Explaining the concept, Chirag Tanna, Head of Operations, Pune Football Club (PFC), says, "PFC has been outfitted with Adidas kits similar to the ones that are being used in the World Cup. One of the most important criteria that we needed was a lightweight jersey that helped the players stay fit whilst playing in hot and humid conditions. The Climacool technology used in the team jerseys has helped the players stay fresh, both during the training hours as well as during match days. The sweat wicking feature on the jersey ensures that the players remain dry."

"The fabric which is highly breathable removes the moisture from the skin and pushes it to the surface for quick evaporation," Tanna adds. "This is combined with mesh linings in critical heat zones to aid the comfort of the player on field. One of the main causes of fatigue is sweat, which reduces the breathability of the players major muscle groups. That has been addressed, which has significantly helped improve the performance of the players."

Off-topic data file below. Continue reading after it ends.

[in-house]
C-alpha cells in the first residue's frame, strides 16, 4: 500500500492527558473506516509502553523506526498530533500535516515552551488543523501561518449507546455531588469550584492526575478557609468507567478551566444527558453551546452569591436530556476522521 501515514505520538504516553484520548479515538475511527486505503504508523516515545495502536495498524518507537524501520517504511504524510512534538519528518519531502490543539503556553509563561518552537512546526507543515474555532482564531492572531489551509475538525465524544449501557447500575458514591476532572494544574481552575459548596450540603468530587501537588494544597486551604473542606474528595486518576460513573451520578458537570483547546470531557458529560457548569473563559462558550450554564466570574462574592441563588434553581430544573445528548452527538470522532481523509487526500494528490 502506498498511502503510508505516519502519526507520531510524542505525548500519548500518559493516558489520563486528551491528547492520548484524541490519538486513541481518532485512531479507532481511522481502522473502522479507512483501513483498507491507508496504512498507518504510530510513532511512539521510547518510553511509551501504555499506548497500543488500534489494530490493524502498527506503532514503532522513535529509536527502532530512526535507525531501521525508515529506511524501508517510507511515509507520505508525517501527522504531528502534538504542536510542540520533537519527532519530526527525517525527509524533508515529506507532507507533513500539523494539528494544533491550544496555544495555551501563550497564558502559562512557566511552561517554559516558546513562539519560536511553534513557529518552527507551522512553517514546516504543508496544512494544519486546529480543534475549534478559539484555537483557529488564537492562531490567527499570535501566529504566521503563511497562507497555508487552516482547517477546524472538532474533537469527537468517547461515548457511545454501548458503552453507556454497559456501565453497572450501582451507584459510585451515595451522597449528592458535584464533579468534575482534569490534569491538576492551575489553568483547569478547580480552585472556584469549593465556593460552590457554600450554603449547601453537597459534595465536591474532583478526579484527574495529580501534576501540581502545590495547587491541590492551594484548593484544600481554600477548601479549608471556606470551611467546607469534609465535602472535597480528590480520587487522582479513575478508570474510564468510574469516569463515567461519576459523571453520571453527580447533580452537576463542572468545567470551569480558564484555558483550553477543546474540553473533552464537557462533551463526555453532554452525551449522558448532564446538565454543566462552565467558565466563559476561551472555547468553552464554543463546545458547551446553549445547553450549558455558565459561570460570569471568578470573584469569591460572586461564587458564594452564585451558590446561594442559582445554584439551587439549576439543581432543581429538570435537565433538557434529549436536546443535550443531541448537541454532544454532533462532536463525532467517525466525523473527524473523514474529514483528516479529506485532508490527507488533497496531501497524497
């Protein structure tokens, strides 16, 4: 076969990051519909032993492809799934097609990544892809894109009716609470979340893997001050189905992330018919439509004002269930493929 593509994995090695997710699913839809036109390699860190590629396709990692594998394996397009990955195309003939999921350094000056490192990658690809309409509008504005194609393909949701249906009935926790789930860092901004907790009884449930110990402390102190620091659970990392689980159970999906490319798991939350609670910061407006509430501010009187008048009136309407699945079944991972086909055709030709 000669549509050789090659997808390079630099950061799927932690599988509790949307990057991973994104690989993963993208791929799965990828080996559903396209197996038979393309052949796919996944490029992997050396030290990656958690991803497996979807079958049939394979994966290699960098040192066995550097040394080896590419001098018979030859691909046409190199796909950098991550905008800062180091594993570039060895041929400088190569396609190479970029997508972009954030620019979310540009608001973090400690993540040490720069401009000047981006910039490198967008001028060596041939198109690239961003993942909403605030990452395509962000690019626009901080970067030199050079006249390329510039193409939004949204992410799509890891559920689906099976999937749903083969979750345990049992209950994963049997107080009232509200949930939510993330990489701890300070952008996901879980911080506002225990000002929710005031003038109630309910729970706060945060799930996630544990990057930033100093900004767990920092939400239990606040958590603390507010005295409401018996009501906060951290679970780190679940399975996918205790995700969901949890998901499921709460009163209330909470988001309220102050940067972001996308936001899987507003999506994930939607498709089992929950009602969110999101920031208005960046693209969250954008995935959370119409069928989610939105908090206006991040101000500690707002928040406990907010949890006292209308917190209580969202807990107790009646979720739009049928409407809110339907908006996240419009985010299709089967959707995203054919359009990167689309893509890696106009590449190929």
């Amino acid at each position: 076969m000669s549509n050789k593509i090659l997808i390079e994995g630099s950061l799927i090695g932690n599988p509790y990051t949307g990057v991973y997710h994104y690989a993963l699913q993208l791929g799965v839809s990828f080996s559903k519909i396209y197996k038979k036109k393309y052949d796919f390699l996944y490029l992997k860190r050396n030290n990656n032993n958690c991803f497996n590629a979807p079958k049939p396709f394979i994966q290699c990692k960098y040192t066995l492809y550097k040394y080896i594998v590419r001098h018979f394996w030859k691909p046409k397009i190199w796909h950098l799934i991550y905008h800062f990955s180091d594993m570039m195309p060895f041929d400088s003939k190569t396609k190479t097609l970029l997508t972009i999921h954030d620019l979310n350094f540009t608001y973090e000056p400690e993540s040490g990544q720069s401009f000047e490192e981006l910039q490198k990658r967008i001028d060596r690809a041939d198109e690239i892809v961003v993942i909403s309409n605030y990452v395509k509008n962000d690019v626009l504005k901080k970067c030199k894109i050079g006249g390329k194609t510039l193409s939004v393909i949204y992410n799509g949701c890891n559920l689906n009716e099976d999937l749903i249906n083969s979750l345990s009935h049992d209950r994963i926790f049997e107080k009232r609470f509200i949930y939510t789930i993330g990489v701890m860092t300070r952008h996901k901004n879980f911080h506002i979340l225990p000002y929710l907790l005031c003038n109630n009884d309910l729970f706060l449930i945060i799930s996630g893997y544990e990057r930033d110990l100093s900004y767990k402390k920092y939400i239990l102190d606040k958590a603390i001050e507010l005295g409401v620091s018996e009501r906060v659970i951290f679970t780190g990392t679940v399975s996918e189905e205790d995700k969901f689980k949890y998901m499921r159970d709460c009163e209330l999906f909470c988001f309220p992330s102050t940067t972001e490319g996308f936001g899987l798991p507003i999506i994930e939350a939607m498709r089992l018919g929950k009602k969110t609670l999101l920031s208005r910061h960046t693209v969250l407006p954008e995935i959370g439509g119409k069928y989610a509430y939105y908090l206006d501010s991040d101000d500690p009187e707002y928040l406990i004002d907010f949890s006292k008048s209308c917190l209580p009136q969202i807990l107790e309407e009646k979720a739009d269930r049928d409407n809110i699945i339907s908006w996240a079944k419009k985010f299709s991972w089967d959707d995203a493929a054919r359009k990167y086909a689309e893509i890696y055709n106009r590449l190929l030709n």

While weight and breathability are major issues that have been targeted by the developers, there have been different types of fabrics that have been tested and tried out.

Take the kits being supplied by Nike for instance. Sponsoring ten of the 32 teams in the World Cup, including the host nation Brazil, it launched all the kits simultaneously on April 28 this year. Nike states that the jerseys incorporate the Dri-FIT technology for improved breathability.

Dri-FIT, according to Nike, is a high performance microfiber which moves sweat away from the body to keep the players comfortable. This, along with the laser cut holes that form a mesh layer, works towards creating a body-mapped fabric which is designed keeping natural body contours in mind. Combined with ventilation zones this allows for more air to travel through the fabric.